Thursday, February 28, 2013
by Ken Chitwood, Houston Chronicle
In the decade since 9/11 there has been increased discussion of the importance of “interfaith cooperation.” The likes of Eboo Patel and others are calling for expanded dialogue between people of differing faiths – Hindus, Buddhists, Jews, Muslims, Christians, the non-religious and more. But what of “intra-faith” dialogue, a conversation between various denominations, or sects, of one faith?
On Thursday February 21, 2013 at Rice University’s Boniuk Center, an event sponsored by the Asia Society of Texas took place that invited various facets of the Islamic tradition together for an interchange across sectarian lines. Participating in the event were representatives from the Ahmadiyya, Sunni, Shia and WD Muhammed Islamic groups. It was the first event of its kind.
The Boniuk Center for Religious Tolerance, “is dedicated to nurturing tolerance among people of all and no faiths.” Supporters of, and scholars at, the center seek, “to understand the conditions that make peaceful coexistence possible and to promote these conditions locally, nationally and throughout the world.” Similarly, the Asia Society is, “dedicated to promoting mutual understanding and strengthening partnerships among peoples, leaders and institutions of Asia and the United States in a global context.”
According to Mike Ghouse, active pluralist, Muslim and moderator for the event, “this dialogue was not an effort to reconcile the differences, or find convergence.” He said, “it was merely to begin a process of sharing where Muslims agree or disagree, and honestly acknowledging our differences without judgment.”
Interfaith cooperation and dialogue does not insist that all religions are the same at the core, and so, “intra-faith” discussions such as this also acknowledge that differences in faith and practice among Muslims cannot be watered down. There are real disagreements and exclusive truth claims that come into conflict with one another. However, in interfaith, as well as “intra-faith,” dialogue, all parties seek to discuss common values and avenues for shared cooperation.
Ghouse said, “The panel made every effort not to appease any one, but to state their own position politely without ever considering the other opinion to be anything less.” “It was not an effort to convert the other, but rather our struggle (jihad) to understand each other genuinely,” he said. As an example, the Prophet Mohammed (pbuh) was raised up for the participants to emulate.
The program consisted of greetings from representatives of the Asia Society and the Boniuk Center before Mr. Ghouse took the podium to offer introductory remarks and invite participants and attendees into a process of what he called, “genuine dialogue.”
Preceding his questions, Ghouse noted that, “Islam is a universal faith that has embraced every race, ethnicity, language and culture” and yet, “at this precise juncture in history,” scores of Muslims from Sunni, Shia, Ahmadiyya, and other traditions are persecuted the world over. He noted that this dialogue is a pilot attempt at dialogue to defeat such hostility.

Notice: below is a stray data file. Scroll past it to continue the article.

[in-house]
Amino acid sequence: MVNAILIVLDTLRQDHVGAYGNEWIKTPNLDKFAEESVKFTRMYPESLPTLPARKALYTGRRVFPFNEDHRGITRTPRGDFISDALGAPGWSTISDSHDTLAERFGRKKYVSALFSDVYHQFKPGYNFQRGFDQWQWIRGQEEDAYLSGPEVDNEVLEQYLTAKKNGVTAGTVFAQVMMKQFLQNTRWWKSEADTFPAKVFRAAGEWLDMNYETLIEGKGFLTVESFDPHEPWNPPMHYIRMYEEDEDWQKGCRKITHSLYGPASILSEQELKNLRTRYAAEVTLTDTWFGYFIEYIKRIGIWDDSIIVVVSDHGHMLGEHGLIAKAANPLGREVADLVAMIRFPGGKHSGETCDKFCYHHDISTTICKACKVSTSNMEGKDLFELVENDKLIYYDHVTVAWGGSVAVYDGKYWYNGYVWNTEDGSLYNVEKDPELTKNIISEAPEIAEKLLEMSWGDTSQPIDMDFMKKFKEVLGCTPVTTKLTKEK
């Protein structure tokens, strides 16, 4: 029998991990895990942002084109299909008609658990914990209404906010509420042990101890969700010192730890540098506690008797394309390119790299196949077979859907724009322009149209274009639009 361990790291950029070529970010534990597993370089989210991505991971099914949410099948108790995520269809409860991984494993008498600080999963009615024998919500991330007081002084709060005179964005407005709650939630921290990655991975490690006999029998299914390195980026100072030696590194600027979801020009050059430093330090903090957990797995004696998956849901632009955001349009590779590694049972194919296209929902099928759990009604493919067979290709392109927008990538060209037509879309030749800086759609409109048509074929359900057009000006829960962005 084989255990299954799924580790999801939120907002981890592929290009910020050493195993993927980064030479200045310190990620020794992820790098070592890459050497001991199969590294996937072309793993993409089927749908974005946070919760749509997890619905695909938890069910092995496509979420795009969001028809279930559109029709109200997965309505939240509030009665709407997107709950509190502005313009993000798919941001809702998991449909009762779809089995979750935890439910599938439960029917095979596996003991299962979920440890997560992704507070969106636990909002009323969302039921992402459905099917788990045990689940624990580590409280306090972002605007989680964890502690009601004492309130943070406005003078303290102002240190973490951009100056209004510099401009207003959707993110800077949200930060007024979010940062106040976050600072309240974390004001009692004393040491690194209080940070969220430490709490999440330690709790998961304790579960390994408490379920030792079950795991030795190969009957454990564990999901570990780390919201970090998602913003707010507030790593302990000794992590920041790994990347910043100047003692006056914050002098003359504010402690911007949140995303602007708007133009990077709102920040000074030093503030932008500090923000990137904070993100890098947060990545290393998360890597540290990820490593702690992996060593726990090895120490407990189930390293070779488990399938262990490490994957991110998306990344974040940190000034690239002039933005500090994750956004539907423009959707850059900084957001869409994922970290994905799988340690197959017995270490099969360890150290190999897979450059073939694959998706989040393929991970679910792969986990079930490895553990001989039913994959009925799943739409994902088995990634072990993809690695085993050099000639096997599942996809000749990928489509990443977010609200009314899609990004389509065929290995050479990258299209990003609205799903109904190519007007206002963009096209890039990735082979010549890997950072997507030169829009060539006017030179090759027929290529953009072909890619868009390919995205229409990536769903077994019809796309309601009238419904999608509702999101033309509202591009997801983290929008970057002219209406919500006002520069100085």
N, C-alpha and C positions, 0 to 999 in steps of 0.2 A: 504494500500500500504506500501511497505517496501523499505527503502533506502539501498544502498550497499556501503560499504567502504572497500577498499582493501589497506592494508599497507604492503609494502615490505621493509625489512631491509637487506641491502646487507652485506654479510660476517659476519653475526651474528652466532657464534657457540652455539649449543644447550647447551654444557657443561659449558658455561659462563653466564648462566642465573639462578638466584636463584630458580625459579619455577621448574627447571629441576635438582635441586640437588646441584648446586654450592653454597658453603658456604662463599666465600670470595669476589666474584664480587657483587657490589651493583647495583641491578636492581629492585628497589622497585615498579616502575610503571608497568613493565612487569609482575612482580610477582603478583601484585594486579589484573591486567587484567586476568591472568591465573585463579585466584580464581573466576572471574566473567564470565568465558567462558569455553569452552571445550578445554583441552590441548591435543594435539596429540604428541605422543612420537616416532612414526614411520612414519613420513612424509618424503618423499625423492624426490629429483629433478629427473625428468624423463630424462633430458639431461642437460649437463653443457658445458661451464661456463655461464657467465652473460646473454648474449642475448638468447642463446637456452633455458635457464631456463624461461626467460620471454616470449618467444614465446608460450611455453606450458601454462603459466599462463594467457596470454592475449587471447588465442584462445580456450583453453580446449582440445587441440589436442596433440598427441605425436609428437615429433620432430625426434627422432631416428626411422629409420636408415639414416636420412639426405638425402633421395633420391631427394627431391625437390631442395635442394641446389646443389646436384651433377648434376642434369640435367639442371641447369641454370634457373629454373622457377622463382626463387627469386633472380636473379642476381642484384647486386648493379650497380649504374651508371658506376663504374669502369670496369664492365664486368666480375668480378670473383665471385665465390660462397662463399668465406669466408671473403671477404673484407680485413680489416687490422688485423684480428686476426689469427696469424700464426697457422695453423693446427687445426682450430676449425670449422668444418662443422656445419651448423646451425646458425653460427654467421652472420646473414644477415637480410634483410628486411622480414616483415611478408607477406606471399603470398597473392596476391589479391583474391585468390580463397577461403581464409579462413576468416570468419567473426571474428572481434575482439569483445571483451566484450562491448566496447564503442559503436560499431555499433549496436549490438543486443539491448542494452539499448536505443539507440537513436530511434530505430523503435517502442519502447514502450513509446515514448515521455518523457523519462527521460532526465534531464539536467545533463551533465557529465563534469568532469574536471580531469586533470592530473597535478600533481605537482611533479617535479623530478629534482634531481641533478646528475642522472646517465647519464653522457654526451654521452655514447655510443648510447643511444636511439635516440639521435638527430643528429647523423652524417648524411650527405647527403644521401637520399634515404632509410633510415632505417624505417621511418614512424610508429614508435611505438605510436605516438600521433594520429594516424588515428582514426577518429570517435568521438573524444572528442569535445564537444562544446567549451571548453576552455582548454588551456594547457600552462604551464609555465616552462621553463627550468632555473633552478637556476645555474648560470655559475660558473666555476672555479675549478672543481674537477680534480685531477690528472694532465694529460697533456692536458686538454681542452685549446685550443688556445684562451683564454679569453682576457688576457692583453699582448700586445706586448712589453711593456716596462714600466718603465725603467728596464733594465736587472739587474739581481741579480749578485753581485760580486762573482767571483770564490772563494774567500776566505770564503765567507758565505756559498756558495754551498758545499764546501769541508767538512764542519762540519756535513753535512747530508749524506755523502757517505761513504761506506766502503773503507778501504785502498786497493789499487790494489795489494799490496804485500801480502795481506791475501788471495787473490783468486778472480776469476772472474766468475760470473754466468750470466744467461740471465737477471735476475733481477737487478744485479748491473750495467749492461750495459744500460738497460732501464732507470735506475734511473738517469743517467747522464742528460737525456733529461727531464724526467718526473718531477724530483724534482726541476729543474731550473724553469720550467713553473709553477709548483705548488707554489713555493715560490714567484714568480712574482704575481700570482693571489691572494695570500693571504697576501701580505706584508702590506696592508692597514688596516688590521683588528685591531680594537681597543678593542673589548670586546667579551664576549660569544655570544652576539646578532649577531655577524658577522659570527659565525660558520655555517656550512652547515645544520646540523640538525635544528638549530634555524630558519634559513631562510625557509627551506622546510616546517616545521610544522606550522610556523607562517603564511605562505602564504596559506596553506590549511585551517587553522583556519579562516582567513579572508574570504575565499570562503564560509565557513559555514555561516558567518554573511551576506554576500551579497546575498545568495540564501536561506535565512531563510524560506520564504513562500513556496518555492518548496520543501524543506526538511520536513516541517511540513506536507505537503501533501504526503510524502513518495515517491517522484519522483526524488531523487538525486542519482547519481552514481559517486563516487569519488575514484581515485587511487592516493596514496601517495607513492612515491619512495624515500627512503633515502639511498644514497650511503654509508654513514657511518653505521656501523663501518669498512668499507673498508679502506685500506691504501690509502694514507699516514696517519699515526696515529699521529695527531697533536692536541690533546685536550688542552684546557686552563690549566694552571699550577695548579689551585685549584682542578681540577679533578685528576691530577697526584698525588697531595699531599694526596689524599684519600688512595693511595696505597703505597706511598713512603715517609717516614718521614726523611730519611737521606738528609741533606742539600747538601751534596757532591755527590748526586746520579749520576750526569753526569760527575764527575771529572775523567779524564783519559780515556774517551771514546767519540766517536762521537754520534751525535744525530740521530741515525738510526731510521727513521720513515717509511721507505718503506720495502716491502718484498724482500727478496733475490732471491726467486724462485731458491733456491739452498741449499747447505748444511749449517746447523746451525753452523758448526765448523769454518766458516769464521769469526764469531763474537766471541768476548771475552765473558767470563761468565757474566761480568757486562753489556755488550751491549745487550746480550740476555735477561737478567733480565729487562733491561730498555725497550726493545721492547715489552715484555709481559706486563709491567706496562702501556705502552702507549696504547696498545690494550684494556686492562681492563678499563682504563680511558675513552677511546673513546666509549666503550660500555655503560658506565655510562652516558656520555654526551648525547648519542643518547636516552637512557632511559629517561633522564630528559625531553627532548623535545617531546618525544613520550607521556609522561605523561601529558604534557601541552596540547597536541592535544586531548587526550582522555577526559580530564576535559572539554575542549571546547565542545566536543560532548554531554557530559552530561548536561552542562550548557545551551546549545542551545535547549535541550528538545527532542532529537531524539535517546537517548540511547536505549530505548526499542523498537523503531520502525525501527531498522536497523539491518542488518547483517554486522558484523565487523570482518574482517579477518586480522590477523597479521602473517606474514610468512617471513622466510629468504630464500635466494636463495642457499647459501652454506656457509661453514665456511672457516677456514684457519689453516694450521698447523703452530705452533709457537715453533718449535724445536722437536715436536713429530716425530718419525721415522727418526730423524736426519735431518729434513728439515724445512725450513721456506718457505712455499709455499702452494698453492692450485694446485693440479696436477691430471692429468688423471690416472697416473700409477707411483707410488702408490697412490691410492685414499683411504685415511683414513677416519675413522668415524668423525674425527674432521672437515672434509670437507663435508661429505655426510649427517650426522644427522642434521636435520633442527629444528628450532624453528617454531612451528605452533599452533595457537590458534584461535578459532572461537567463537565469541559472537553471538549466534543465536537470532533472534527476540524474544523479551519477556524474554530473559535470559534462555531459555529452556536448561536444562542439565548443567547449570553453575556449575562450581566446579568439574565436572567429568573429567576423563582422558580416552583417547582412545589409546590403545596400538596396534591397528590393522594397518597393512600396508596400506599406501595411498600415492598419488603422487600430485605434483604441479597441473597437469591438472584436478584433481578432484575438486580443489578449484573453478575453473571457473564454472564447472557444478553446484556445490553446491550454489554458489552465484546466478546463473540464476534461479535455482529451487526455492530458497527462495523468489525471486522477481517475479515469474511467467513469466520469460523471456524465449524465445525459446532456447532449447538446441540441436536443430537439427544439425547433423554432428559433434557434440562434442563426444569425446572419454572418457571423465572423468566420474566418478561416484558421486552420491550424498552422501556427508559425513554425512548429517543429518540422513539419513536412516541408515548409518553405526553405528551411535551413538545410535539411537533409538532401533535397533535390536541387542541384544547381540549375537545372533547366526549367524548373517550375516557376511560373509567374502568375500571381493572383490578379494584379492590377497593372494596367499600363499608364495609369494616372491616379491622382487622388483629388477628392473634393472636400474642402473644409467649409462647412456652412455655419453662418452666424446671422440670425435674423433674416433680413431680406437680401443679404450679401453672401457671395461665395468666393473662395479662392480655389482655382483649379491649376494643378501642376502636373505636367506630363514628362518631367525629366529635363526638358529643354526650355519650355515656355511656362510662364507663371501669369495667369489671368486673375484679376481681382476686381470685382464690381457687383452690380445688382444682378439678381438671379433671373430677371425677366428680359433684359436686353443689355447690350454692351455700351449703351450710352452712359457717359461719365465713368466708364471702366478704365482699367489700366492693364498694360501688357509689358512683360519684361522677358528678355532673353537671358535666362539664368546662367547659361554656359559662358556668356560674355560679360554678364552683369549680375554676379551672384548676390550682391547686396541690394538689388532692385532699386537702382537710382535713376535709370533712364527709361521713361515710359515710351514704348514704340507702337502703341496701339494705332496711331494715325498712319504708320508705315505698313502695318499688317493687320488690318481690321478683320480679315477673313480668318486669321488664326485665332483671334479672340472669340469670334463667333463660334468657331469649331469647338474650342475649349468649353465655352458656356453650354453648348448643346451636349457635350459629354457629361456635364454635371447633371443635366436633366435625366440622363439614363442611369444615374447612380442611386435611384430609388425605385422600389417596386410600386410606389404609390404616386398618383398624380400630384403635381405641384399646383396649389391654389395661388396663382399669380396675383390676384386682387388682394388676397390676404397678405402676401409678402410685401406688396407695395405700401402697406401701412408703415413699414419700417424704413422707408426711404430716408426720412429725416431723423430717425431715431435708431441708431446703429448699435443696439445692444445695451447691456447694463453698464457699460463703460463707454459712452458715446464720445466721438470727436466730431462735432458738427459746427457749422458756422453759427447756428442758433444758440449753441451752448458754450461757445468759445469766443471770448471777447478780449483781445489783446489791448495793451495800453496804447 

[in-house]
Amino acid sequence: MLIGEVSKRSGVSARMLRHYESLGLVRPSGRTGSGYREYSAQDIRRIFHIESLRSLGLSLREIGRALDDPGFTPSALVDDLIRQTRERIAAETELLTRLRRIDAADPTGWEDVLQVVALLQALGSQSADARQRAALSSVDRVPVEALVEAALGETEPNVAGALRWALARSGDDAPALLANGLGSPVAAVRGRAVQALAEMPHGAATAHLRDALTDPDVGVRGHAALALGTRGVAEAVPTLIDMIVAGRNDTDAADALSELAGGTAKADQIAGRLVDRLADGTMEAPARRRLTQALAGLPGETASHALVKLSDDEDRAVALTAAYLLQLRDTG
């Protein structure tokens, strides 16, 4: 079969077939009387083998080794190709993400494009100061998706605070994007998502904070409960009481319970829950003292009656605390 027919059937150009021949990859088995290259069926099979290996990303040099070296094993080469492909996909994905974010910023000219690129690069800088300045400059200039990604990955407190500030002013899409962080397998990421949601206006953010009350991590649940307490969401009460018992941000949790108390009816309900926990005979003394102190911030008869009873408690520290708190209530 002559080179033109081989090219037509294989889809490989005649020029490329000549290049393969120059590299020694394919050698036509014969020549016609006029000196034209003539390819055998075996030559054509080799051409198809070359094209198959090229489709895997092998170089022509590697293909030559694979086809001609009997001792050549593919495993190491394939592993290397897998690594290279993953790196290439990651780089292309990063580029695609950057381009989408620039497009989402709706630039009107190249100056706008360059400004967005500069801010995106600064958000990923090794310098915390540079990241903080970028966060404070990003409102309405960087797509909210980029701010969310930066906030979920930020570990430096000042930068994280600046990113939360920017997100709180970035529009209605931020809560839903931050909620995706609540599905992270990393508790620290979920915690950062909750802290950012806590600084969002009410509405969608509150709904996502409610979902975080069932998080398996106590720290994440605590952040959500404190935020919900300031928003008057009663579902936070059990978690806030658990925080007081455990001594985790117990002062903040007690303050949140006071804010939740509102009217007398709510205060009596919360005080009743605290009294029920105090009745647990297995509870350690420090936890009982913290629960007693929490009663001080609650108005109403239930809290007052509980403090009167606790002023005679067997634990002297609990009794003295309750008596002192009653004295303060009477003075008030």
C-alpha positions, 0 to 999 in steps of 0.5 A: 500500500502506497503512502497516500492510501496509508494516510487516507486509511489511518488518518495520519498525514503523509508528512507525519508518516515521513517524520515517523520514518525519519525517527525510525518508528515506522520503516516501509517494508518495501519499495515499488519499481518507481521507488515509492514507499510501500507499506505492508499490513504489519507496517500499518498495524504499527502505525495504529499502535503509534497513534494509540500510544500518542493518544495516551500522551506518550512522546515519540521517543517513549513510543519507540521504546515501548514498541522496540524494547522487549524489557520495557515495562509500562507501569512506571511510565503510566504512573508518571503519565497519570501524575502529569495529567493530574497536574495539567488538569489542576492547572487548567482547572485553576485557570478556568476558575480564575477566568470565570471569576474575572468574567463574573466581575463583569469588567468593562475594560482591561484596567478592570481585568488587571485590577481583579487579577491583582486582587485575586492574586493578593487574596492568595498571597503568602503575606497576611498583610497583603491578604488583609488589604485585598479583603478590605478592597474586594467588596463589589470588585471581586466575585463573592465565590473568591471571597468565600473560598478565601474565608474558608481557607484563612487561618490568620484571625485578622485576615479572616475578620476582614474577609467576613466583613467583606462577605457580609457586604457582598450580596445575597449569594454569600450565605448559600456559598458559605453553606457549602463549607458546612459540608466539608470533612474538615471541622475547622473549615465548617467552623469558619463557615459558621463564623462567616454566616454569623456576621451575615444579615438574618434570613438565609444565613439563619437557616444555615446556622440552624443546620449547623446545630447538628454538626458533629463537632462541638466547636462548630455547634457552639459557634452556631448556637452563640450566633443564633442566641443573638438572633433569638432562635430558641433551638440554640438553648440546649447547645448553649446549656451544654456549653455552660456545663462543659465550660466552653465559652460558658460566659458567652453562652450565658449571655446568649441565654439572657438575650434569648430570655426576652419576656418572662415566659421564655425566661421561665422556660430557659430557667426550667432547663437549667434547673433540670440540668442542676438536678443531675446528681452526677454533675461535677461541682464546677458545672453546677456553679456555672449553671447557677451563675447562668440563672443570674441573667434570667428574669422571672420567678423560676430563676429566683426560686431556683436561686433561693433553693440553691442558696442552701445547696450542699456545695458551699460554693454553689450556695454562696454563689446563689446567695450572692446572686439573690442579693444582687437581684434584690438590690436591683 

The participants – Imam Azhar Haneef, Imam Wazir Ali, Imam Moustafa al-Qazwini and Imam Dr. Zia Shaikh – responded to questions such as, “Has living in America affected the outlook and separation of culture and religion; what does the next generation think about these differences; and what does it mean to lead a righteous life?
Shahed Ahmed, a representative of, and advocate for, the Ahmadiyya Muslim Community, was happy to have his group participate and be represented by Imam Azhar Haneef, vice president of the community in the U.S. Ahmadiyya Islam was founded 120 years ago by Mirza Ghulam Ahmad, who modern followers believe to be a reformer and Messiah, foretold by the Prophet Mohammed, who came to end religious wars, condemn bloodshed and reinstitute morality, justice and peace. They are persecuted in places such as Pakistan, Indonesia and Bangladesh for what some Muslims of other traditions consider heretical beliefs.
“As an ostracized denomination in Islam, it’s important that we engage other Muslims in a more meaningful and powerful way,” said Ahmed. He said, “We need platforms like this to build bridges in order to allow pluralism to thrive and serve as a model for countries that otherwise close their doors on religious freedom.”
Ghouse agreed with Ahmed and said, “This event is critical to setting the tone of dialogue among Muslims.” He also said the event was a “God-given opportunity” for education and motivation among the Muslim community.
Still, he tempered his optimism, and that of others, and said the panel, and surrounding events such as a shared dinner, was just the beginning.
“By the end of 2020, there will not be a major workplace in America or India or elsewhere where you will not find people of different faiths, cultures, ethnicities, races, nationalities or social backgrounds working, eating, playing, marrying and doing things together,” said Ghouse.
To that end he said, “we need to prepare ourselves for those eventualities to prevent possible conflicts and lay a good foundation for nurturing goodwill.” He hopes that such an event, constituted among Muslims of varying ilk, was a step in such a direction.
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